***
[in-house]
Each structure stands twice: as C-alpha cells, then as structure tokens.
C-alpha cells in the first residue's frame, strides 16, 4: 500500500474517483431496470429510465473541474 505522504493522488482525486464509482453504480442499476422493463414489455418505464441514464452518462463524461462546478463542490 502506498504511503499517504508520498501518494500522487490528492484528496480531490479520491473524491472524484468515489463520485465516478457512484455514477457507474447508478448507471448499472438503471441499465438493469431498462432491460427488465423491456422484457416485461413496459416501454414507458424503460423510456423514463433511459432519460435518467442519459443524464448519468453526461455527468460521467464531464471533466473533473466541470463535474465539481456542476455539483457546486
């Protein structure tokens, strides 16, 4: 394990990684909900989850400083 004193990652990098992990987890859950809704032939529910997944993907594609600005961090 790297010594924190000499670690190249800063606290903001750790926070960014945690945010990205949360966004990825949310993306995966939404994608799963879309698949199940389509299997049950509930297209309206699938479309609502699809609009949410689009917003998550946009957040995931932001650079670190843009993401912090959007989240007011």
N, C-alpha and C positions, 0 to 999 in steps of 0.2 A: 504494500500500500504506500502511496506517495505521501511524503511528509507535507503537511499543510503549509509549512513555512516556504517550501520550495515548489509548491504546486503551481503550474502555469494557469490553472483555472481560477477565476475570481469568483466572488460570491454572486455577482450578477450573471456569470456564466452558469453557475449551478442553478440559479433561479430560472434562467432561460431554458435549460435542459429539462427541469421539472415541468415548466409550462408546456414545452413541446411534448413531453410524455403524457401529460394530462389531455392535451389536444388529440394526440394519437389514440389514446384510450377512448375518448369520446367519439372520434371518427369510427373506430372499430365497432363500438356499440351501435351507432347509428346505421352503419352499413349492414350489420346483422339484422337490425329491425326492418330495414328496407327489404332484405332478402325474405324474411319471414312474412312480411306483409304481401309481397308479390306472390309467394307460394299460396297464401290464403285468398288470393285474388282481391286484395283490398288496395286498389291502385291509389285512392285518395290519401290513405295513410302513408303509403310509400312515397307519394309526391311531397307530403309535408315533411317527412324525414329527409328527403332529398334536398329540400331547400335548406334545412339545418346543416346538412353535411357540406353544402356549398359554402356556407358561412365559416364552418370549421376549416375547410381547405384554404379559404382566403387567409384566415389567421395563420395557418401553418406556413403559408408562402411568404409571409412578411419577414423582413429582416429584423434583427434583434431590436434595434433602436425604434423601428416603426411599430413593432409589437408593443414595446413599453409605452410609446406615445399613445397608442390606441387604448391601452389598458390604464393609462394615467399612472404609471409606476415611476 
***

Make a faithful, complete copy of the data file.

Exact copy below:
[in-house]
Each structure stands twice: as C-alpha cells, then as structure tokens.
C-alpha cells in the first residue's frame, strides 16, 4: 500500500474517483431496470429510465473541474 505522504493522488482525486464509482453504480442499476422493463414489455418505464441514464452518462463524461462546478463542490 502506498504511503499517504508520498501518494500522487490528492484528496480531490479520491473524491472524484468515489463520485465516478457512484455514477457507474447508478448507471448499472438503471441499465438493469431498462432491460427488465423491456422484457416485461413496459416501454414507458424503460423510456423514463433511459432519460435518467442519459443524464448519468453526461455527468460521467464531464471533466473533473466541470463535474465539481456542476455539483457546486
């Protein structure tokens, strides 16, 4: 394990990684909900989850400083 004193990652990098992990987890859950809704032939529910997944993907594609600005961090 790297010594924190000499670690190249800063606290903001750790926070960014945690945010990205949360966004990825949310993306995966939404994608799963879309698949199940389509299997049950509930297209309206699938479309609502699809609009949410689009917003998550946009957040995931932001650079670190843009993401912090959007989240007011």
N, C-alpha and C positions, 0 to 999 in steps of 0.2 A: 504494500500500500504506500502511496506517495505521501511524503511528509507535507503537511499543510503549509509549512513555512516556504517550501520550495515548489509548491504546486503551481503550474502555469494557469490553472483555472481560477477565476475570481469568483466572488460570491454572486455577482450578477450573471456569470456564466452558469453557475449551478442553478440559479433561479430560472434562467432561460431554458435549460435542459429539462427541469421539472415541468415548466409550462408546456414545452413541446411534448413531453410524455403524457401529460394530462389531455392535451389536444388529440394526440394519437389514440389514446384510450377512448375518448369520446367519439372520434371518427369510427373506430372499430365497432363500438356499440351501435351507432347509428346505421352503419352499413349492414350489420346483422339484422337490425329491425326492418330495414328496407327489404332484405332478402325474405324474411319471414312474412312480411306483409304481401309481397308479390306472390309467394307460394299460396297464401290464403285468398288470393285474388282481391286484395283490398288496395286498389291502385291509389285512392285518395290519401290513405295513410302513408303509403310509400312515397307519394309526391311531397307530403309535408315533411317527412324525414329527409328527403332529398334536398329540400331547400335548406334545412339545418346543416346538412353535411357540406353544402356549398359554402356556407358561412365559416364552418370549421376549416375547410381547405384554404379559404382566403387567409384566415389567421395563420395557418401553418406556413403559408408562402411568404409571409412578411419577414423582413429582416429584423434583427434583434431590436434595434433602436425604434423601428416603426411599430413593432409589437408593443414595446413599453409605452410609446406615445399613445397608442390606441387604448391601452389598458390604464393609462394615467399612472404609471409606476415611476 